Adele's 'phenomenal' year after 20 million album sales

Interview by Greg Cochrane
Newsbeat music reporter

  • Published
AdeleImage source, bbc
Image caption,
Adele started the year by performing in Radio 1's Live Lounge in January

What a year it has been for 23-year-old Adele. Her album 21 is the biggest-selling album in the world in 2011.

Her two albums combined have sold more than 20 million copies globally with 21 shifting 16 million copies in the last 11 months.

She's smashed records. She's has the highest-selling album of the century and has become the first living artist in nearly 50 years to have two top five singles and albums in the charts at the same time.

Ben Beardsworth, managing director at Adele's record label XL, guides us through the ups and ups of her year.

Adele's second album 21 is released (January)

"There was a lot of planning in 2010 and a lot of hard work from Adele. We had finished 21 in time for it to be released for Christmas, but it would have been a rush.

"The feeling was that we'd be sacrificing being able to put together a worldwide campaign for the short-term gains of getting some quick Christmas sales in the UK.

"We knew she was very special and we knew she had not only a great record but great instinct on how to present her music to the world. The album hasn't left the UK top 10 since it came out."

She performs Someone Like You at the Brit Awards (February)

"In the UK it was the big crossover moment.

"It also gave her her first ever number one single, which was nice. We were confident the Brits performance would work because it was exactly the same as she did on Later...With Jools Holland to launch the campaign.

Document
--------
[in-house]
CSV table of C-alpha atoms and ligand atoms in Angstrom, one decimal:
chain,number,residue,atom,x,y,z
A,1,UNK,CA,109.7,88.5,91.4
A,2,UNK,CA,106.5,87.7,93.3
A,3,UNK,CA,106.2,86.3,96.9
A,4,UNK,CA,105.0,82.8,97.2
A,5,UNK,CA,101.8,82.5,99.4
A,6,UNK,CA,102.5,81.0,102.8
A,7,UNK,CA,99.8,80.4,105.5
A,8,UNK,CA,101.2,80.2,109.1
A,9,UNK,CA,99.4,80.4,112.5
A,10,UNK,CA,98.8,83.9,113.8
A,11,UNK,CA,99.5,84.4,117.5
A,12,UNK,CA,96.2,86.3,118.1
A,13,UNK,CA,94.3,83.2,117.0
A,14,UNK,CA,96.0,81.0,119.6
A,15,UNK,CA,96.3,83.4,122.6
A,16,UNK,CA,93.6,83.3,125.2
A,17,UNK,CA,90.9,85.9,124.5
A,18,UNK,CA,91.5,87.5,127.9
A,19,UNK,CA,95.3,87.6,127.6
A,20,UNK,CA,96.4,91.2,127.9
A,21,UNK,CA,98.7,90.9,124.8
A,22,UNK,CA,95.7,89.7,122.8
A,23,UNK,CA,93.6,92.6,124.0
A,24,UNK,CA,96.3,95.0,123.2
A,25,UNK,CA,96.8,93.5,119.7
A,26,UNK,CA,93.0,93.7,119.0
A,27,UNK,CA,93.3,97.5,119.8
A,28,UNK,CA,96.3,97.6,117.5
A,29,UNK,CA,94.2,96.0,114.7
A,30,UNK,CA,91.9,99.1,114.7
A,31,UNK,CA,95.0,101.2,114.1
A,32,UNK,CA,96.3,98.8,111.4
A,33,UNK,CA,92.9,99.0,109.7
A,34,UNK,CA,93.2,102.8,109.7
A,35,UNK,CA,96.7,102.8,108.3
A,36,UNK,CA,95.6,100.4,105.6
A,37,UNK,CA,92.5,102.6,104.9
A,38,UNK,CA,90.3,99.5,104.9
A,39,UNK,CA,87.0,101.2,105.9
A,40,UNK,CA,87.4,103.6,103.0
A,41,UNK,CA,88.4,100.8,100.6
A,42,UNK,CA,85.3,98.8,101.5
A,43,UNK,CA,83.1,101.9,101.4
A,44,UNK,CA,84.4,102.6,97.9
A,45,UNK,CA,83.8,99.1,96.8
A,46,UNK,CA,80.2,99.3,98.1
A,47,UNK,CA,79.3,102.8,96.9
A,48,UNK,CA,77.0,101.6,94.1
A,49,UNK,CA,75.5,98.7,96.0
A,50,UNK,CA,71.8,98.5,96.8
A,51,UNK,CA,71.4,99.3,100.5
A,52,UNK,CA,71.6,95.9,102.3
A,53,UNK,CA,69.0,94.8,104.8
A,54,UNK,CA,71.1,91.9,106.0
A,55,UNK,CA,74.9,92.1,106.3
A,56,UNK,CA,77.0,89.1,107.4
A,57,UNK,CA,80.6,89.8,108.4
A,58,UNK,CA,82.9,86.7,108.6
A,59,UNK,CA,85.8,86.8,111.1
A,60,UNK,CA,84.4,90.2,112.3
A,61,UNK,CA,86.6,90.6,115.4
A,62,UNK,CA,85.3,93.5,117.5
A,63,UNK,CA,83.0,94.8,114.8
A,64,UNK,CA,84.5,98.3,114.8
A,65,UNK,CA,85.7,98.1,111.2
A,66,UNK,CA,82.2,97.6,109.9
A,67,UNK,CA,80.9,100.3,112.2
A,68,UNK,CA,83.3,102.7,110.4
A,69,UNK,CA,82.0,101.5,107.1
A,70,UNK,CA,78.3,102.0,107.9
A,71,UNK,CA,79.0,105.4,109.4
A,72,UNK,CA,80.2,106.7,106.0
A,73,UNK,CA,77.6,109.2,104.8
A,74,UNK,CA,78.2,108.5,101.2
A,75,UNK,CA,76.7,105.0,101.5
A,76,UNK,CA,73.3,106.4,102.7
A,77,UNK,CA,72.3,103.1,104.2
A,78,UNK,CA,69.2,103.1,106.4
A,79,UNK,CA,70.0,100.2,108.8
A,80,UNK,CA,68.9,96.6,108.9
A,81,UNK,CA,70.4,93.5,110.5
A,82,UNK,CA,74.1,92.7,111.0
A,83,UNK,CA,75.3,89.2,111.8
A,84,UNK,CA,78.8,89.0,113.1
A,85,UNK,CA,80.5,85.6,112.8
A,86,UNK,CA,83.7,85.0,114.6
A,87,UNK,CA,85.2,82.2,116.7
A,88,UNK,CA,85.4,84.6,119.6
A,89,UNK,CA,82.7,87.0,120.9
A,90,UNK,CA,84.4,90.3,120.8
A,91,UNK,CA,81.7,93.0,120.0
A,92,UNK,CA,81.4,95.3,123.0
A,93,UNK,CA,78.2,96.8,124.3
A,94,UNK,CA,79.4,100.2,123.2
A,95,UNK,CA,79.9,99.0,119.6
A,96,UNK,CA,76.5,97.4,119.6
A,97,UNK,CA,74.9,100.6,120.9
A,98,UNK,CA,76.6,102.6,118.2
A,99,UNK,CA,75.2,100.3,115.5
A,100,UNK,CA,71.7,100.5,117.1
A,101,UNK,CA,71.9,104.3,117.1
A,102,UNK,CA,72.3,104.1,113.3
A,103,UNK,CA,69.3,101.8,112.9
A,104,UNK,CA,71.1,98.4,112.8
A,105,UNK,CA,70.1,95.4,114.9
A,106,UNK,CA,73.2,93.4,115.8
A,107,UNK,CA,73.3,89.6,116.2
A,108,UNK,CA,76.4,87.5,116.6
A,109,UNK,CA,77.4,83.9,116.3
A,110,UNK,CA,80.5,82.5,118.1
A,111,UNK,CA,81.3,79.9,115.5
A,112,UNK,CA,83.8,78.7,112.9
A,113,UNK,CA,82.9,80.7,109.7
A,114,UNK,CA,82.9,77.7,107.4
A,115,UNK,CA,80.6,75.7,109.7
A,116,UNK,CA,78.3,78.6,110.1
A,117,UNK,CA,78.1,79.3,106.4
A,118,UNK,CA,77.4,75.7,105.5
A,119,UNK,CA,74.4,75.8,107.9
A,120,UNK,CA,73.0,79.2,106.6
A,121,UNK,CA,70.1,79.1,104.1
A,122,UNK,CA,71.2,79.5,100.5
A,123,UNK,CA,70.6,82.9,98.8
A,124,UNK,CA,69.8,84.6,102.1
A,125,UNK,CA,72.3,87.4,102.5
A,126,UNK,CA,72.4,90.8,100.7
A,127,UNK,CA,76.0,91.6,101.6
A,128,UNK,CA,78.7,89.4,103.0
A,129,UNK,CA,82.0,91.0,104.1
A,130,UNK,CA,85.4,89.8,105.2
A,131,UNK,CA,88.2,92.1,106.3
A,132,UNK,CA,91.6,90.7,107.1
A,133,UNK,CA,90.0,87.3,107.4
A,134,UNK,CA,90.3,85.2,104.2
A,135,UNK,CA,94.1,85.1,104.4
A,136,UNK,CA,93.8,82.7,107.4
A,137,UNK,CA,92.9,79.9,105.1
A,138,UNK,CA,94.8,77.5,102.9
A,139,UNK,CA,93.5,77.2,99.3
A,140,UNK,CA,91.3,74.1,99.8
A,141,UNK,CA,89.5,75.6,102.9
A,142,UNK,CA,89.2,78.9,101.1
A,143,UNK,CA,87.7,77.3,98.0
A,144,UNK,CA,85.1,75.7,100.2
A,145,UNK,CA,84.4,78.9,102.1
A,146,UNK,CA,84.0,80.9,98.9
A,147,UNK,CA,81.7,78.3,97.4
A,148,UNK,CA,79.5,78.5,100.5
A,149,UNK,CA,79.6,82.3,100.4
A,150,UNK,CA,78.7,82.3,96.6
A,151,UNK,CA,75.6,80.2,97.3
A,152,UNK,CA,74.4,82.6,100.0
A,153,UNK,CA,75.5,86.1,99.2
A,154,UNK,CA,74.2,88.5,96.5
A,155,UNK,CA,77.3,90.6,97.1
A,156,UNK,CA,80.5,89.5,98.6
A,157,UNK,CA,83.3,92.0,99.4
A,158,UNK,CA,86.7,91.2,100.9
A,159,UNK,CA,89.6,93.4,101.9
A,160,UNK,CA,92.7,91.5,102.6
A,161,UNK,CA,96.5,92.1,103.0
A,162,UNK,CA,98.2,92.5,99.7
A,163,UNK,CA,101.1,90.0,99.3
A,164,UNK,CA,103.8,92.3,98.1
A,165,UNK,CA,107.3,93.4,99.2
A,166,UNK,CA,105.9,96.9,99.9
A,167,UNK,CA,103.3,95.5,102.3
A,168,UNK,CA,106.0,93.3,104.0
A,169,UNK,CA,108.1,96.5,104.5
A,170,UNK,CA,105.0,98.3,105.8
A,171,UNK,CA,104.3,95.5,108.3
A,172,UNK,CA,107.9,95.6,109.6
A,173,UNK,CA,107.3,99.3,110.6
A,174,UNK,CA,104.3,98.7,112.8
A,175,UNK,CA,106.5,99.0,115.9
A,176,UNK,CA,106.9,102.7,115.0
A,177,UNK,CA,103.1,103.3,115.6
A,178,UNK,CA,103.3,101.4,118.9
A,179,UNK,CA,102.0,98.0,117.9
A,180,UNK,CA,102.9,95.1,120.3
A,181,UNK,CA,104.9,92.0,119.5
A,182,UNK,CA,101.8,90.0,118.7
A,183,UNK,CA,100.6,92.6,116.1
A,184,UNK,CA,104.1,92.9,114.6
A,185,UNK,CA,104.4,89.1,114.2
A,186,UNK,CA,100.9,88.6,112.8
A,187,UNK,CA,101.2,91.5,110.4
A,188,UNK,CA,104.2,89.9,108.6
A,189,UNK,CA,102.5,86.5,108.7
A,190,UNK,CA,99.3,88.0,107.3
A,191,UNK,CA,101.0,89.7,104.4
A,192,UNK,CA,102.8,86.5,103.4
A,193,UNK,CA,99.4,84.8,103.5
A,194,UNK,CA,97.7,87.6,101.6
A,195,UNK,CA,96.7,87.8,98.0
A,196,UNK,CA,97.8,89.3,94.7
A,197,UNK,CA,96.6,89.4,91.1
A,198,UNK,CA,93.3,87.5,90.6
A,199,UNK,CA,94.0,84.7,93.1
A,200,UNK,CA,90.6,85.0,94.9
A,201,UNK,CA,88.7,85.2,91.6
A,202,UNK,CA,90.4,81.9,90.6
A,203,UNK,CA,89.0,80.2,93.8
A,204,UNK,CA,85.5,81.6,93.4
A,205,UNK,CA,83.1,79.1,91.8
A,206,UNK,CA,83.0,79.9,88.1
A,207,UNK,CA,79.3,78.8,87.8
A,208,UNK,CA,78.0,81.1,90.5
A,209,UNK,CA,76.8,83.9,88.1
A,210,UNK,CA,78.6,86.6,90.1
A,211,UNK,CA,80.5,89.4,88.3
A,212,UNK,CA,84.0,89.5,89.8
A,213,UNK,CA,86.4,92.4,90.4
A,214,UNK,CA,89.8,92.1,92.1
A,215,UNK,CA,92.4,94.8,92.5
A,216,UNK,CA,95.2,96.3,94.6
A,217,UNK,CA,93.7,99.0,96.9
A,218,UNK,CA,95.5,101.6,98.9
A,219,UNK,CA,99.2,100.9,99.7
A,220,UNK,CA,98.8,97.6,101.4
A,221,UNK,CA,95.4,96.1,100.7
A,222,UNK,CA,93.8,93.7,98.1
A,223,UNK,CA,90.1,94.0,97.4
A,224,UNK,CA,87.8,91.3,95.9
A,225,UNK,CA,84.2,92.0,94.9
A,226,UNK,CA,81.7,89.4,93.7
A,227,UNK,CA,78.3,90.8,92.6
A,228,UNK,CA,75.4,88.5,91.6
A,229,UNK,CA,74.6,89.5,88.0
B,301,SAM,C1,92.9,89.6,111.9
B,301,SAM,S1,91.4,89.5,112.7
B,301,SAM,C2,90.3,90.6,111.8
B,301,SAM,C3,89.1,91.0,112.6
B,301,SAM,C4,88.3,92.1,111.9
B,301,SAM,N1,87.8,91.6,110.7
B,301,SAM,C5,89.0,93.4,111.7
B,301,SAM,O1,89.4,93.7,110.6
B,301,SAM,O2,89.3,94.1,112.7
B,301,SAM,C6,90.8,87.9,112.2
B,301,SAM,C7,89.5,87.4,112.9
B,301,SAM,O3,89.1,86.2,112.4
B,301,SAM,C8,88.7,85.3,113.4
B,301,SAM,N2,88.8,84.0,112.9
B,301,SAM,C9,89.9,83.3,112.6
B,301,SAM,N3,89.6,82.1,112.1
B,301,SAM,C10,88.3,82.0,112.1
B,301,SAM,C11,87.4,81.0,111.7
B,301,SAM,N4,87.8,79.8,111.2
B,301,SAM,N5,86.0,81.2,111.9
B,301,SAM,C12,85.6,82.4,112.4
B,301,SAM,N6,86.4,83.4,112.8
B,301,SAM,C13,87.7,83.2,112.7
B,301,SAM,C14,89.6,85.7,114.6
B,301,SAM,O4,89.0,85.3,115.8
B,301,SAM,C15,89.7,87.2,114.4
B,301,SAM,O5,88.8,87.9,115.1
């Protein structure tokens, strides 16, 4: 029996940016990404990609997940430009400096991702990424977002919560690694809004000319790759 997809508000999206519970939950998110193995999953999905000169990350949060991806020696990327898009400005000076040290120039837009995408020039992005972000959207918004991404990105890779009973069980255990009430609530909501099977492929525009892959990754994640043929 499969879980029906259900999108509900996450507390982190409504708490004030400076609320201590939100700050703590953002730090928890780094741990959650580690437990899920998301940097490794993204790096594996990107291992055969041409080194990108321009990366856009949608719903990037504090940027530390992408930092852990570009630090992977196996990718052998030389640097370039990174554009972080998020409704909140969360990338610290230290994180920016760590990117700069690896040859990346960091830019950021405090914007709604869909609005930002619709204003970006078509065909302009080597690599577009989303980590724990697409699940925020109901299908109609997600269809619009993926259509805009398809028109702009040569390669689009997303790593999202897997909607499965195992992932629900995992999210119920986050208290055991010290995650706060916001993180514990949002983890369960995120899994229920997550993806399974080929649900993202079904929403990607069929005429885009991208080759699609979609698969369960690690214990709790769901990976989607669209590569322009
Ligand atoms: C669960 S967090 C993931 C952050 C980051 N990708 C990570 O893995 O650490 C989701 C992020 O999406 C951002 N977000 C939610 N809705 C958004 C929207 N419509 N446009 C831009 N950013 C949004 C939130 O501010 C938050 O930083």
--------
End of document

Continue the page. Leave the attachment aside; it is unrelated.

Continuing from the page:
Image source, AP
Image caption,
Adele's first UK number one single followed her Brits performance

"Facebook was a massive part of proliferating that bit of content around the world.

"That was the thing which started to make us think it would have some kind of scale. It was internet-fuelled word of mouth."

21 tops the US Billboard chart (March)

"The soulful nature of her music seems to connect well with a US audience. They recognise that talent in that area.

"She broke through with her first album but she didn't have any big airplay hits.

"It was only when Rolling In The Deep became a big airplay record that things went into the stratosphere."

Sales of the album begin to break records (April)

"The whole thing is based on an impossible to analyse combination of timing, her personality, the record she's made, the real raw basic connection she has with emotion and what's going to work with culture at that moment.

Image source, PA
Image caption,
Adele's album 21 is the biggest-selling in the world in 2011

"Her record succeeded as a bit of a reaction against a wave of music that was dominating the charts, which was a more pop throwaway R&B genre.

"She came through and people took it to their hearts as real music."

Laryngitis calls a halt to her US tour (May)

"It was disappointing because you could see that she didn't want to let any of her fans down who'd bought tickets to the shows.

"She was already of a scale well beyond the size of venue she was playing.

"It's a shame that those people missed the opportunity to see her playing in those sized venues at that point.

"But hopefully she'll be able to more than make up for that when she's back on the road again."

The MTV Video Music Awards in Los Angeles (August)

"That was a very big US moment in the same way the Brits were a very big UK moment.

"It was also the beginning of people hearing Someone Like You.

Image source, Reuters
Image caption,
Adele performed at the MTV VMAs in LA in August

"It's as simple as people just connecting hugely with the lyrics and performance of it.

"It's a magic connection, but it's not complicated."

Adele cancels all remaining commitments for 2011 but 21 continues to break records (September, October and November)

"It's been the ultimate. To be able to reach a big audience and not compromise what you're doing.

"It's great to have one foot in each camp. You can reach a mainstream audience but still be perceived as credible.

"We hadn't anticipated this degree of commercial success. It's turned out to be a complete phenomenon. No-one can predict things on that scale."

The future...

"She's going to be very cautious not to try to milk it too much and overexpose it to the point of ruining it for people.

"There won't be a huge amount of exposure and promotional appearances from now onwards.

"Whether or not the album has got its own natural momentum to keep on selling, I'm sure it probably has.

"I'm sure she'll be recognised by the Grammys and at the Brits next February."

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